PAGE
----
Ricinus communis (Castor-Oil Plant — Arind) Family Euphobiaceae

The family consists of about 283 genera and 7300 species such as Ricinus communis. members of the family are distributed worldwide except in arctic regions. In Pakistan, the family is represented by several genera like Euphorbia, Croton (Jamalghota), Jatropha, Emblica (amla), etc.

Castor-Oil Plant (Arind)

Ricinus communis

Ricinus communis (Castor-Oil Plant — Arind)

Ricinus communis is an annual or perennial shrub. The seeds are source of castor-oil used variously in manufacture of transparent soap, typewriter ink, perfume aromatics, varnishes and paints. The seed cake is used as fertilizer.

Root

Tap root

Stem

Erect, herbaceous above and woody below, branched

Leaf

Petiolate, Simple, Alternate, Palmately lobed (7 – 9 lobes usually), Venation: reticulate multicostate, Leaf margin: serrate.

Inflorescence

Flowers arranged in terminal raceme. Both male and female flowers present in the same inflorescence. Female flowers are present near the apex and male near the base.

Flower

Ebracteate, Pedicellate, Incomplete, Actinomorphic, Unisexual, Hypogynous.

Male Flower (Staminate Flower)

Calyx

4 or 5 sepals, Polysepalous, Sepals membranous, Green, Inferior

Corolla

Absent

Androecium

5 stamens, each stamen profusely branched, Anther cells borne on ultimate branchlets, Anthers: basifixed.

Floral Formula

Female Flower (Pistillate Flower)

Calyx

3 to few or more, Polysepalous, Inferior

Corolla

Absent

Gynoecium

Tricarpellary, Syncarpous, Ovary: superior, trilocular, covered with spiny outgrowths and each locule contains a single large ovule, Placentation: axile, Styles: 3 and separate, Stigma; three each being bifid.

Floral Formulae

Male Flower:  P(3-5), A5-3, G0

Female Flower: P(3-5), A0, G(_3)

Floral Diagram of Castor-Oil Plant (Arind)

Ricinus communis Floral Diagram

Euphorbia helioscopia (Chatri dodak)

It is a common annual weed.

Habit:

A glabrous erect annual herb or weed common in the field and gardens during winter.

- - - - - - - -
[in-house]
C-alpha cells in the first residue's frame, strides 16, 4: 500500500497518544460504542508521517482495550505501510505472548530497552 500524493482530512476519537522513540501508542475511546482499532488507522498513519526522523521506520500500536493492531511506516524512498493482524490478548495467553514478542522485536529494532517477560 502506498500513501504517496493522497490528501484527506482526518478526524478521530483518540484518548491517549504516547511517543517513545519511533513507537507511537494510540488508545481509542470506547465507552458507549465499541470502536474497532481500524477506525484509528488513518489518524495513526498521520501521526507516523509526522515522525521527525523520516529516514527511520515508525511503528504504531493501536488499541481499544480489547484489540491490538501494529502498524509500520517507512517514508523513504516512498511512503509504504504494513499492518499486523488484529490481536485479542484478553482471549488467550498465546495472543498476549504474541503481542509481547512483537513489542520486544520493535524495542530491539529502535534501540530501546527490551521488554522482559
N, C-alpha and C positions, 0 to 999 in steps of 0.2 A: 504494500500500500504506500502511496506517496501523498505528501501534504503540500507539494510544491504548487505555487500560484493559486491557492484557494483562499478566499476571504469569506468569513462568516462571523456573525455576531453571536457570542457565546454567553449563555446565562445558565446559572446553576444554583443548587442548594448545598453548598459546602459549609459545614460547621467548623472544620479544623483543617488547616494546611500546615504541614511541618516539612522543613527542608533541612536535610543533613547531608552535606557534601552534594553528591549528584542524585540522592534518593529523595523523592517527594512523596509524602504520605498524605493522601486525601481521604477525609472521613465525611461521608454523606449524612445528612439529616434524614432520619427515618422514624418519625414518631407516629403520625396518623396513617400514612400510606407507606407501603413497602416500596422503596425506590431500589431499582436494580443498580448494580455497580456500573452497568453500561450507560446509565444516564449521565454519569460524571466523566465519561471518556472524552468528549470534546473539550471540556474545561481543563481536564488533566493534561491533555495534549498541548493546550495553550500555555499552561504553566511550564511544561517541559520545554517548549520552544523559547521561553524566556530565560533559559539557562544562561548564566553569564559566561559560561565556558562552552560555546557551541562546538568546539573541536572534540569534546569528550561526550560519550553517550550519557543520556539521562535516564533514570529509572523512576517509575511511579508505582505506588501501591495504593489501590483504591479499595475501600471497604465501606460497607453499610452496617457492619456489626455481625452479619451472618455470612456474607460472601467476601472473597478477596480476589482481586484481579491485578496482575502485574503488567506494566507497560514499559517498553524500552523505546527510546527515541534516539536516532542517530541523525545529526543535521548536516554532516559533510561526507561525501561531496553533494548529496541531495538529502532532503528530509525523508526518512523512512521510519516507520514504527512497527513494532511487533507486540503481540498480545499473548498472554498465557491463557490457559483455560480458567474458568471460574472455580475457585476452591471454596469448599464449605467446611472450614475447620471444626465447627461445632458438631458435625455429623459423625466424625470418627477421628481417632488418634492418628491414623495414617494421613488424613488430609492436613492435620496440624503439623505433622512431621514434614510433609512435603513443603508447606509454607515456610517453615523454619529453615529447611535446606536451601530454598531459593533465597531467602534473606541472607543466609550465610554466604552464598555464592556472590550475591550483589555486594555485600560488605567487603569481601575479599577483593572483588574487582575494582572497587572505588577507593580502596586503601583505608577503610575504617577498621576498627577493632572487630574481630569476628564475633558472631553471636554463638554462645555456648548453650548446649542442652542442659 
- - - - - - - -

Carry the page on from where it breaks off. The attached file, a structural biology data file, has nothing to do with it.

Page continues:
Root

Tap root

Stem

Herbaceous, erect, unbranched below but copiously branched above in cymose manner.

Leaf

Alternate on main stem, In whorls of 5s, 3s or 2s above, Petiolate (stalks short), Ovate, Venation: reticulate unicostate.

Inflorescence

Cyathium the male and female flowers are reduced. The flowers are borne in a Cup-shaped involucre formed by bracts.

Male Flower (Staminate Flower)

Bracteate, Naked (without perianth), Unisexual: represented by a pedicellate stamen, Anthers globose.

Female Flower (Carpellate Flower)

Naked (without perianth), Unisexual: represented by a pedicellate 3-celled ovary present in the center of the involucre, Styles: three and free, Stigma: bifid.

Floral Formulae

Male Flower: PO, A1, G0

Female Flower: PO, A0, G(_3)

Economics Importance

Manihot utflissima yield starchy foods from its tuberous roots.

Wood oil, artists oil, and other drying oils, some of which are even better for pants than the linseed oil, are extracted from the seed of several species.

Castor oil is extracted from the seeds of Ricinus communis and used as a lubricant and purgative. Groton oil from the seeds of Croton tiglium is also a purgative of extraordinary efficiency.

The milky juice of many plants such as Manihot, Mercurialis, Euphorbias is a virulent poison.

A considerable number of deadly poisons are produced from the exotic members of this family. Of these, some are expecially injurious through the stomach, others through wounds or when applied to the skin, and others are blinding to the eyes.

Fruits of Phyllanthus emblica are edible and medicine.

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